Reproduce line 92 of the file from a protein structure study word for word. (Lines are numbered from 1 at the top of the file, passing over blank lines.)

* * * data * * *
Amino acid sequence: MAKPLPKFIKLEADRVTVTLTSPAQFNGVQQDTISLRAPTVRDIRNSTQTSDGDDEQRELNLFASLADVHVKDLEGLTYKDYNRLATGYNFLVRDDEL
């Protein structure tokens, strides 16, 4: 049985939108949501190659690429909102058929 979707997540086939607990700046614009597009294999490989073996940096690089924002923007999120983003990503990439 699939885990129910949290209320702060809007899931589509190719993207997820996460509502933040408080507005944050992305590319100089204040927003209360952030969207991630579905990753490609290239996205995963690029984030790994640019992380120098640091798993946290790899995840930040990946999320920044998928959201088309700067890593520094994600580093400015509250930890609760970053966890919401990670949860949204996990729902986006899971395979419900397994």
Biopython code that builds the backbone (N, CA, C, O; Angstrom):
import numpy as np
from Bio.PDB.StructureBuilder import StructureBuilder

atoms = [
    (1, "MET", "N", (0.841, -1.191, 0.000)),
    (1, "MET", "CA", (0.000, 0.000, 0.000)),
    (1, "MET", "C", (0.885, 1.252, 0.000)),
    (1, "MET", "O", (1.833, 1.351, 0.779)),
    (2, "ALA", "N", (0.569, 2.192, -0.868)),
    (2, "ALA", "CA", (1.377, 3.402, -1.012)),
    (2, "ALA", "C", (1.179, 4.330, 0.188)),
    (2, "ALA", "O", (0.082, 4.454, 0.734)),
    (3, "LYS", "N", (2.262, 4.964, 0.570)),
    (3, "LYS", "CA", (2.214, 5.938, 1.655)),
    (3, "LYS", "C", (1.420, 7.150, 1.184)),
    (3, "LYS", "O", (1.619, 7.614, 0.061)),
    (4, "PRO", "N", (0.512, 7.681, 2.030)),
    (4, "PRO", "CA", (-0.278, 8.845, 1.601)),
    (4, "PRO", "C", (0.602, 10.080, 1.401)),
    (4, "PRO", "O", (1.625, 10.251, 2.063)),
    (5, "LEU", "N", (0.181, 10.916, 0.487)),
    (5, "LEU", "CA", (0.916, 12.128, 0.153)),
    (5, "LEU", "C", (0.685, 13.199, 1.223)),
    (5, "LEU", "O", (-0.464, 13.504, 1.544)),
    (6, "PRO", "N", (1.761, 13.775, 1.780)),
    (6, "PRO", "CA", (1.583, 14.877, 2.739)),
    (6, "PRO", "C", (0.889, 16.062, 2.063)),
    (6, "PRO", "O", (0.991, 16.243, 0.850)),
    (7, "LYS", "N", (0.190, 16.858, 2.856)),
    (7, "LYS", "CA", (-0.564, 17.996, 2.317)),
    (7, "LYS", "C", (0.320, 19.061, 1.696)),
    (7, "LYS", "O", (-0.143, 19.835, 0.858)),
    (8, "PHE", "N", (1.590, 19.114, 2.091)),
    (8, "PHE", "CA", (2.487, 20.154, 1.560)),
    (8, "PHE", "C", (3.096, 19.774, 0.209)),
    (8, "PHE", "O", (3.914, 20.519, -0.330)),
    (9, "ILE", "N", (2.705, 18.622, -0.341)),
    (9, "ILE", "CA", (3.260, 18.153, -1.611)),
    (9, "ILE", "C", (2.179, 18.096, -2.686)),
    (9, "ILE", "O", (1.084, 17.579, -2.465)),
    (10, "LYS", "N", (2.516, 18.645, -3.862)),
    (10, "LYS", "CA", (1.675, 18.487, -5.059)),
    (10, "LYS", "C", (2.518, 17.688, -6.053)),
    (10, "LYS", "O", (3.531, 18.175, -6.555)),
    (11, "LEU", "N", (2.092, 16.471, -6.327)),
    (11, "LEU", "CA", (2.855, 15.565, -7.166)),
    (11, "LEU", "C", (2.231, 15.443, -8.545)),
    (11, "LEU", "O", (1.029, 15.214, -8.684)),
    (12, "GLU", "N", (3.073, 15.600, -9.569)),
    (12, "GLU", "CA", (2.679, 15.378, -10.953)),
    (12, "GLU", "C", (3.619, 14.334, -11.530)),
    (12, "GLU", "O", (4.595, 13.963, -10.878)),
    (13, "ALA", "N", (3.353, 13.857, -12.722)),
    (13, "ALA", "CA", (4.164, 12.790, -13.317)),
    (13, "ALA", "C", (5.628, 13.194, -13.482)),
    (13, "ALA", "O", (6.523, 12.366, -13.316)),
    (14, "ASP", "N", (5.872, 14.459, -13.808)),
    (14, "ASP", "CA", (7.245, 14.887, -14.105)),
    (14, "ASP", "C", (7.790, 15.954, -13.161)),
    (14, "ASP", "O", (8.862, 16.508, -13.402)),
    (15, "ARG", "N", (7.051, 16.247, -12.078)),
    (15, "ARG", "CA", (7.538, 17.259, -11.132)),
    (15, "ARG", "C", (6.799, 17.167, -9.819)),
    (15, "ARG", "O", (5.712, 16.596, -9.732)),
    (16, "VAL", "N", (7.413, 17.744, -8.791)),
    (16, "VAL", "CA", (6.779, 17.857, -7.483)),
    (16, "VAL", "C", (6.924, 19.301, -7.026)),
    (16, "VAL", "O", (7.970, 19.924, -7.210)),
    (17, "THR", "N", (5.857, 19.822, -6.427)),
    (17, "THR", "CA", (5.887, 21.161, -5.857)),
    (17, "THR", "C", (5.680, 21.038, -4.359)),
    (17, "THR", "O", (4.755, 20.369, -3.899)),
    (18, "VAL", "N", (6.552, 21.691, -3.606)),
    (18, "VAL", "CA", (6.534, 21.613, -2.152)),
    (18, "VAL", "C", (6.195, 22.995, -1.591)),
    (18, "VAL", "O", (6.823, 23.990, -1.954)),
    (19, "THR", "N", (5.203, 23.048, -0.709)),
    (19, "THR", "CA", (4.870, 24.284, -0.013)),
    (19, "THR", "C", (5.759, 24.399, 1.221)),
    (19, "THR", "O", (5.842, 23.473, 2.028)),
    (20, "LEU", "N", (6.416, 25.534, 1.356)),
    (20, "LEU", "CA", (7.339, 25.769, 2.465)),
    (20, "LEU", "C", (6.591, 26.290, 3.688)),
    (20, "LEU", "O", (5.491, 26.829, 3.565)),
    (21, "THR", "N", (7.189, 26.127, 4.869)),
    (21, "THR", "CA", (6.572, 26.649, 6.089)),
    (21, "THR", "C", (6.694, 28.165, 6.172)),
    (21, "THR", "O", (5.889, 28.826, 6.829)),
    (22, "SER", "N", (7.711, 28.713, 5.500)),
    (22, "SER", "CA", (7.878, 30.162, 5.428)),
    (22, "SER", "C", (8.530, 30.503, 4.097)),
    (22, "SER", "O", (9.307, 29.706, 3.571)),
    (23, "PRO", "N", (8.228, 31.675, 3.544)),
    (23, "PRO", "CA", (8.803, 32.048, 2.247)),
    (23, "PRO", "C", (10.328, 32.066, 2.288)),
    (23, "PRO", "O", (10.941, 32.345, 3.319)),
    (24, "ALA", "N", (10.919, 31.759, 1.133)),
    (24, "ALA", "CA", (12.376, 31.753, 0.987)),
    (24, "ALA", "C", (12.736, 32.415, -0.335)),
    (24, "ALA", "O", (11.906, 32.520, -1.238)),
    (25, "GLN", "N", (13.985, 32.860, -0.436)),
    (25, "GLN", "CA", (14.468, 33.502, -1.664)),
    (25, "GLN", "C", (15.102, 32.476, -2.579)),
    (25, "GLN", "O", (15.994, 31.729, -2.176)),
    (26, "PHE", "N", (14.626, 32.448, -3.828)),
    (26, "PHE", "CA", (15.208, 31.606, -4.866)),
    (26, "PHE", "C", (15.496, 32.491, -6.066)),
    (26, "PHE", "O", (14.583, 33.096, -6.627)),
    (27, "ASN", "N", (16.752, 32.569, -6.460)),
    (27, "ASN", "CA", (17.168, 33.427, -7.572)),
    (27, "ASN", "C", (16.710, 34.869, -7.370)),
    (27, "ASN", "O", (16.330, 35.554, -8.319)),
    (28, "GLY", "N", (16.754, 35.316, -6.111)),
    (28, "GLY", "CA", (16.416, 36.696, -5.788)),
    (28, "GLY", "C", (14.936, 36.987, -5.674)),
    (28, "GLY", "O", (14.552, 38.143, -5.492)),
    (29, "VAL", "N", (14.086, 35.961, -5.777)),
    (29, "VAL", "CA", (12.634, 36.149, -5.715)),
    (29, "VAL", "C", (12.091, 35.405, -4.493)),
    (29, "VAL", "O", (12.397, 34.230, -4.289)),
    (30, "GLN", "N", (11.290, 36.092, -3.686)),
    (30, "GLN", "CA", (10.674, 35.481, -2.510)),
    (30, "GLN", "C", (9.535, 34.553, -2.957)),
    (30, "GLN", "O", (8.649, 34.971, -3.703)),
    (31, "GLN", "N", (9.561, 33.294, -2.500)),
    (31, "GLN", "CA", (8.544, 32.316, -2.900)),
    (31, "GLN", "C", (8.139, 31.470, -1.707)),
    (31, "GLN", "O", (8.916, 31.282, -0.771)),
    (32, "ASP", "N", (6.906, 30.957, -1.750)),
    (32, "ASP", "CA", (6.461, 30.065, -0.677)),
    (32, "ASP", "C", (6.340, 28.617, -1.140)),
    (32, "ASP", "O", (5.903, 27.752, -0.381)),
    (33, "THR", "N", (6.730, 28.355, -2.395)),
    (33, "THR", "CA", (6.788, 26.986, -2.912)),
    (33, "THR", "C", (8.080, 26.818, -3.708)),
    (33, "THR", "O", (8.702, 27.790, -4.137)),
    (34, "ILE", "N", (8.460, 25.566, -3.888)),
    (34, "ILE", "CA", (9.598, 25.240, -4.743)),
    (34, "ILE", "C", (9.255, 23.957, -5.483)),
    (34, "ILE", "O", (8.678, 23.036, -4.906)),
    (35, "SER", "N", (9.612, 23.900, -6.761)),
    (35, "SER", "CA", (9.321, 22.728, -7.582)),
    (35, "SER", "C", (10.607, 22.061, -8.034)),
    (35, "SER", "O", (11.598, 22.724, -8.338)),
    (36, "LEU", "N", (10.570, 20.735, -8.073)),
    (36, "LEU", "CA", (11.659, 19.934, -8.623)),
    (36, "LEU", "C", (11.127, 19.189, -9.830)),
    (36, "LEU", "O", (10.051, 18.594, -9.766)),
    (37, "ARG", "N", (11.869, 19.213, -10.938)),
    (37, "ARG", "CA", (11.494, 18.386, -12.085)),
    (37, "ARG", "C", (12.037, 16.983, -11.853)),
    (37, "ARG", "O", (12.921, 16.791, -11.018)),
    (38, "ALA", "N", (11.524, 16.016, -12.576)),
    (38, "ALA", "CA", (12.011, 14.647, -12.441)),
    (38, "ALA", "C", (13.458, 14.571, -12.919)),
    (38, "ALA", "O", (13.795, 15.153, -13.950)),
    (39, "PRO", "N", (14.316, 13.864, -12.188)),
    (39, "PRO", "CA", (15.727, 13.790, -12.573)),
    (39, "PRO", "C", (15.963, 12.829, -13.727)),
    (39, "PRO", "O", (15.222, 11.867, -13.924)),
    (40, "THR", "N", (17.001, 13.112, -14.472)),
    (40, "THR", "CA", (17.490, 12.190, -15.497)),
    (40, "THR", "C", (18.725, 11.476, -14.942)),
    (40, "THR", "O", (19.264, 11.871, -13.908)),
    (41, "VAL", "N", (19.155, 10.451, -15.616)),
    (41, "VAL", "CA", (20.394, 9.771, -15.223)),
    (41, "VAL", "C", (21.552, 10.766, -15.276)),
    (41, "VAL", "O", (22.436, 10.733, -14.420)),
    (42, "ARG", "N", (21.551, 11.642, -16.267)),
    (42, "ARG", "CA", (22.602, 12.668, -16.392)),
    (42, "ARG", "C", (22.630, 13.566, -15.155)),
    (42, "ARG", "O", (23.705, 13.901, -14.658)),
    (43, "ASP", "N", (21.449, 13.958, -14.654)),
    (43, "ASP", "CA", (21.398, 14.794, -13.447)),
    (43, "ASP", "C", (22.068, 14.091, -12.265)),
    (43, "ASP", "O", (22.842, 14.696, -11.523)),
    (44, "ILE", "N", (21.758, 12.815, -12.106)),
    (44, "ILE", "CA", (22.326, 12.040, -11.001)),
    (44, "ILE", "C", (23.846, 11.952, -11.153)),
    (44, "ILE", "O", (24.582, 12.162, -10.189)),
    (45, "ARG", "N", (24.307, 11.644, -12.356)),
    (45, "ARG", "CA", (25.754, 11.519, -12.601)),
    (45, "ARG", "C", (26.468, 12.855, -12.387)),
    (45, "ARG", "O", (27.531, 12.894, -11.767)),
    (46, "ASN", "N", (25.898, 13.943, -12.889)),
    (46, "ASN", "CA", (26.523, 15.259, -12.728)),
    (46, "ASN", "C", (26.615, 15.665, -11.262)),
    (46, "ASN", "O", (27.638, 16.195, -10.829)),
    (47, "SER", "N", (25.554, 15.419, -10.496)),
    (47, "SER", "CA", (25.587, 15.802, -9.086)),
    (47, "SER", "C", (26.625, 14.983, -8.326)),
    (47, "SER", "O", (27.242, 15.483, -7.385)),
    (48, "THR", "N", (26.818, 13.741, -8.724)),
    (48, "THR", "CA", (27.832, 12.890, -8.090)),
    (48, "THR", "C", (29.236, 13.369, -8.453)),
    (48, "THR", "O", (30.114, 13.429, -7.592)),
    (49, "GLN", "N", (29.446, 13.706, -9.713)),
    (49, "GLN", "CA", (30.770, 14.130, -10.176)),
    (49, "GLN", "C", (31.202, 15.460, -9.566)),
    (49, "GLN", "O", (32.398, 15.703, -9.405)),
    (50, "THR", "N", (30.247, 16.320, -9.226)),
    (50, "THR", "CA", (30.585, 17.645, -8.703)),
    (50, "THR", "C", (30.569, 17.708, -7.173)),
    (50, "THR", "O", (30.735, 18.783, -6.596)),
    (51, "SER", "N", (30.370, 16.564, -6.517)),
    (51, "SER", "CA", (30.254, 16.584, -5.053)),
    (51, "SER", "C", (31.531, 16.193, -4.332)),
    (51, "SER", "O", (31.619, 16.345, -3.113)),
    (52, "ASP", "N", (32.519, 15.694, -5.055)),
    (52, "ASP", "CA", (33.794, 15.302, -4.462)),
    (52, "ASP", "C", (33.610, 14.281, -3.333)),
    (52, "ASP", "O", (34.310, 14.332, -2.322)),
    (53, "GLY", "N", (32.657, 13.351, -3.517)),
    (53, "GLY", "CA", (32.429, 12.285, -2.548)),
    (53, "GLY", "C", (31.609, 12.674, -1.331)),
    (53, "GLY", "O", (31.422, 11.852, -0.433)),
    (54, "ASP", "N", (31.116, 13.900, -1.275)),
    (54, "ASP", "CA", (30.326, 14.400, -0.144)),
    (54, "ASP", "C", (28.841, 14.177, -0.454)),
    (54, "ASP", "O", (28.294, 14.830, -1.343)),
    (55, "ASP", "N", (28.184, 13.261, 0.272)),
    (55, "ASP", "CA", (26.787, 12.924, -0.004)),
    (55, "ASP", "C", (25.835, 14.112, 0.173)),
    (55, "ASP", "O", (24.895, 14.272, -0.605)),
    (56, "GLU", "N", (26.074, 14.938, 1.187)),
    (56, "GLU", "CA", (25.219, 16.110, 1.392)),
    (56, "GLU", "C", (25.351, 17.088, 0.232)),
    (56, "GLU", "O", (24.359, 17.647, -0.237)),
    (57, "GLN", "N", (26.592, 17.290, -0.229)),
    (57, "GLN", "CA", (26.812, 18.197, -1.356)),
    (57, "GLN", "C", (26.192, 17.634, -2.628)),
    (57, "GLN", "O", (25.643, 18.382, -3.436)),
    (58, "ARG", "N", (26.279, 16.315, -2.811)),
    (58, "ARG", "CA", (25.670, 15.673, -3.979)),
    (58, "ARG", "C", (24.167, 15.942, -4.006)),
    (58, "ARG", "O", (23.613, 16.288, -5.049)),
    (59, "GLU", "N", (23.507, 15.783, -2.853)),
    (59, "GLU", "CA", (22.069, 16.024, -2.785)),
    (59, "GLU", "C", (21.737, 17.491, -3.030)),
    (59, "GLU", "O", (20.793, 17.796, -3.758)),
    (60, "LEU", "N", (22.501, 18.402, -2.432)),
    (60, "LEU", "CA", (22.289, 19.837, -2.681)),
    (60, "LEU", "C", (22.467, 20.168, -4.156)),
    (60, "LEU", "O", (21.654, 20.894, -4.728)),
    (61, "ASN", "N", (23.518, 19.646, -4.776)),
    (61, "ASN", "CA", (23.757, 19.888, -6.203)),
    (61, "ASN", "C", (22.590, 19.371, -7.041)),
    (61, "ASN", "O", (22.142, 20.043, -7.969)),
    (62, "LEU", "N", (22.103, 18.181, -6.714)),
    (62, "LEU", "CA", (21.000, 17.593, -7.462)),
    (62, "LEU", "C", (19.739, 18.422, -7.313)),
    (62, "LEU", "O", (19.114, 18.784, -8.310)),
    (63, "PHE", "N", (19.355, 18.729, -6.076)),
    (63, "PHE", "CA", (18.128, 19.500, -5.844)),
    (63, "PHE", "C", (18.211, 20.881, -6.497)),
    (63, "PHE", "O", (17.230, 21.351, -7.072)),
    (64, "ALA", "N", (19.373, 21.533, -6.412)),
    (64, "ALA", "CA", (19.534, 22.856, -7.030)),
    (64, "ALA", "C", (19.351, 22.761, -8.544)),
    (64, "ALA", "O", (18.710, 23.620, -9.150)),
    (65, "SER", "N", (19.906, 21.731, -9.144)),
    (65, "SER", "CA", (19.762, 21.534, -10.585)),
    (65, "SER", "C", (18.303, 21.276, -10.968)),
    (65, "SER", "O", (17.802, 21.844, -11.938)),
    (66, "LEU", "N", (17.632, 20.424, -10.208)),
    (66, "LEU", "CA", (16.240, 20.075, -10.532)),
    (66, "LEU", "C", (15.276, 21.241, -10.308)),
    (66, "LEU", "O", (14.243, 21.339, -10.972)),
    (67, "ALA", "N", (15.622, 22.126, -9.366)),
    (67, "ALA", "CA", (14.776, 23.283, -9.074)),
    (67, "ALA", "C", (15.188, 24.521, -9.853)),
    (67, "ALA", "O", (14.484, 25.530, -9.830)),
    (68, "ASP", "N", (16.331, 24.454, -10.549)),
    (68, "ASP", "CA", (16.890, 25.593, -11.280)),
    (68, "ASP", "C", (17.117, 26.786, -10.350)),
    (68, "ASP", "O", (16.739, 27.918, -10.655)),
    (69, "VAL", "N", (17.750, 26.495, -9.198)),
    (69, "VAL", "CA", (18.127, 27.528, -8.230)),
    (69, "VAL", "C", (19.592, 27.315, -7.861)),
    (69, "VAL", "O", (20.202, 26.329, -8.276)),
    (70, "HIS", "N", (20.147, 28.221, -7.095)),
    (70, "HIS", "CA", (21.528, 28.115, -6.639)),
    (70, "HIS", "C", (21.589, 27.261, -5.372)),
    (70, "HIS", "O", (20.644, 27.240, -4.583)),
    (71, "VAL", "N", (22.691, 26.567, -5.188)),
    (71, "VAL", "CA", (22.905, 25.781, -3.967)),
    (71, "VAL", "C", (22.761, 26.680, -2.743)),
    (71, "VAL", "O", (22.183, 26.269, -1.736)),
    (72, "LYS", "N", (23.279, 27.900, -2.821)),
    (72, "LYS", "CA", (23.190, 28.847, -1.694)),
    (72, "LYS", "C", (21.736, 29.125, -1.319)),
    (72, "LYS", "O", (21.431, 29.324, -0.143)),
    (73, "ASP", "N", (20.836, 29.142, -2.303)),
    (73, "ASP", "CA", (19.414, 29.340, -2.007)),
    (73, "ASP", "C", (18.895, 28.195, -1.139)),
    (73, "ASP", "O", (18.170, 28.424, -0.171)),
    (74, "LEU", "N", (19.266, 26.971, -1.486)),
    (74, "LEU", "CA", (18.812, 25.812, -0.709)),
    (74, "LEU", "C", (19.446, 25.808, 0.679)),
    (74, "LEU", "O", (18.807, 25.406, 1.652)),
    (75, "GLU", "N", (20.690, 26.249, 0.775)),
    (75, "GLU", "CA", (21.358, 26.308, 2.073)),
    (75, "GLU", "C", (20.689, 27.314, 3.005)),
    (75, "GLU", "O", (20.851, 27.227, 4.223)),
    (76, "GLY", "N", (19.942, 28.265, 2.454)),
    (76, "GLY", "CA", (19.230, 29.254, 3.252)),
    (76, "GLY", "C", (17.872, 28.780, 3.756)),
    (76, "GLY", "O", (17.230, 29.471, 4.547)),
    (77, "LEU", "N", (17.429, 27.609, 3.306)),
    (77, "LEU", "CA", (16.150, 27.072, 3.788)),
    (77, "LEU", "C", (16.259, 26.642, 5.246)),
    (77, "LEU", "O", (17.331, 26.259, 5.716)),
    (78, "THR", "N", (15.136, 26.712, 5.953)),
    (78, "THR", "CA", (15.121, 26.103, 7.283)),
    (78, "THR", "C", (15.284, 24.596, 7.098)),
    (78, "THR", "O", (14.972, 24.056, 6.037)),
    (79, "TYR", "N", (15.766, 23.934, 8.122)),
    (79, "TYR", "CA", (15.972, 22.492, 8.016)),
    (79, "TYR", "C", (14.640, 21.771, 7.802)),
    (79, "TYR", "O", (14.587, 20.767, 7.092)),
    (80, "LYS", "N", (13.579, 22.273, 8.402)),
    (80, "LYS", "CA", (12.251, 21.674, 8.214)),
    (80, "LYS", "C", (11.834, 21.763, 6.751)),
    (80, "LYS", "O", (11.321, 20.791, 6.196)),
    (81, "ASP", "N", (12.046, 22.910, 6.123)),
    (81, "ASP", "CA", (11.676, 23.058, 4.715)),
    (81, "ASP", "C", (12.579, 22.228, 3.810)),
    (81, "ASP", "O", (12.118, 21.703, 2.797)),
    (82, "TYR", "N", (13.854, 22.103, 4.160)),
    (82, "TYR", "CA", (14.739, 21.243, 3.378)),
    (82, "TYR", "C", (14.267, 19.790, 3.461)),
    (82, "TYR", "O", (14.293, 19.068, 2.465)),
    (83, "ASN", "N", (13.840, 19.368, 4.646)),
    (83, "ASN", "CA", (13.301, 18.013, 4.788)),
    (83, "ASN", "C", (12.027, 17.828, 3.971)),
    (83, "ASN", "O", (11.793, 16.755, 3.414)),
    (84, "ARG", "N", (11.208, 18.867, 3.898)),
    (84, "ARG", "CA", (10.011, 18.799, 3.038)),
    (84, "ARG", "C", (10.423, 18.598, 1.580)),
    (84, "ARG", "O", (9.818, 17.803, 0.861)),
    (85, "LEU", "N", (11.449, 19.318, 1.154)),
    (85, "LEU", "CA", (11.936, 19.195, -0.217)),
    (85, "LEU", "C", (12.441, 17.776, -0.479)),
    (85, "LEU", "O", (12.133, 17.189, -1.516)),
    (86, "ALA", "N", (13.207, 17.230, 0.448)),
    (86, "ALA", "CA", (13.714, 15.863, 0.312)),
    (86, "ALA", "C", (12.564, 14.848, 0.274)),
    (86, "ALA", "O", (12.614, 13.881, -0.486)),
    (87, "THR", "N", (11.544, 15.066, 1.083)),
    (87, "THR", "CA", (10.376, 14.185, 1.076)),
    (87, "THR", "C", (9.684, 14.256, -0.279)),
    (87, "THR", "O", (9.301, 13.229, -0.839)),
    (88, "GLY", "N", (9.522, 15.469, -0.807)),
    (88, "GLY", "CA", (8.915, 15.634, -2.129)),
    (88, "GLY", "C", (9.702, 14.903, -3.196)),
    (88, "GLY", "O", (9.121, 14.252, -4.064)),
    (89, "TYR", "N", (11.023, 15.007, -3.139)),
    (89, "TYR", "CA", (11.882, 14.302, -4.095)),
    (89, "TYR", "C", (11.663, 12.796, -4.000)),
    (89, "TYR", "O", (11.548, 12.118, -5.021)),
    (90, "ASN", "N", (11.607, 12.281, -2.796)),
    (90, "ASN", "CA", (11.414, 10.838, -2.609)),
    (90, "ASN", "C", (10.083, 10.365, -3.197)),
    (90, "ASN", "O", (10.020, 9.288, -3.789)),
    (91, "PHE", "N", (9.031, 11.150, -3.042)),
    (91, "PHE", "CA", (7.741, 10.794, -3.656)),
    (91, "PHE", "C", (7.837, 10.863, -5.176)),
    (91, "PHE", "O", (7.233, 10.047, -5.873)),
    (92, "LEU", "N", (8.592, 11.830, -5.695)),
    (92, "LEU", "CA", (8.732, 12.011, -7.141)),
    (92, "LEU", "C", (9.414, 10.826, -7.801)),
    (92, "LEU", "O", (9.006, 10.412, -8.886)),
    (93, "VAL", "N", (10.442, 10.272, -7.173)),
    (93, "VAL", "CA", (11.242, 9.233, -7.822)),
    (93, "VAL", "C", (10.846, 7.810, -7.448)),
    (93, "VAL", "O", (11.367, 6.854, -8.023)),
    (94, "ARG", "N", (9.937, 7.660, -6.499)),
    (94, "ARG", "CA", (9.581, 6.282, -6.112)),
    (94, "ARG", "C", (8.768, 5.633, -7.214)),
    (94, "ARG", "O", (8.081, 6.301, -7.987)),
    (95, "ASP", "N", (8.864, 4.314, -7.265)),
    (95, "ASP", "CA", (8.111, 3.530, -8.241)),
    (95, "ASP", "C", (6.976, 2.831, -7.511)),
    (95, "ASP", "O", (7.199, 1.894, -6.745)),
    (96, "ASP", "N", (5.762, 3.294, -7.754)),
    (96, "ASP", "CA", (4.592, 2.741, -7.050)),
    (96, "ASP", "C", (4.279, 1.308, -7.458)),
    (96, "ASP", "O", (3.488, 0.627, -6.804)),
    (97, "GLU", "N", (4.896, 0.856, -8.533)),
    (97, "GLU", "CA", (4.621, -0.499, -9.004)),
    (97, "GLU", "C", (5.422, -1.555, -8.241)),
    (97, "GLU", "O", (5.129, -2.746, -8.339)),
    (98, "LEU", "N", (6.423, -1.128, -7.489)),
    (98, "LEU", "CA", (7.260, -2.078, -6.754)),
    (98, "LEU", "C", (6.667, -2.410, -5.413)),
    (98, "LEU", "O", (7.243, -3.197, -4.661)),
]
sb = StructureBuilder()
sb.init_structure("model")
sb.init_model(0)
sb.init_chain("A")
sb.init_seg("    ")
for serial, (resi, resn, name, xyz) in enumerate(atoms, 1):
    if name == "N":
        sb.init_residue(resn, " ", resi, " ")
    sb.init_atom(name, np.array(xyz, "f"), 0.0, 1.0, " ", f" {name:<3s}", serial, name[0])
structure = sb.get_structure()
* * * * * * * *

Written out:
    (22, "SER", "CA", (7.878, 30.162, 5.428)),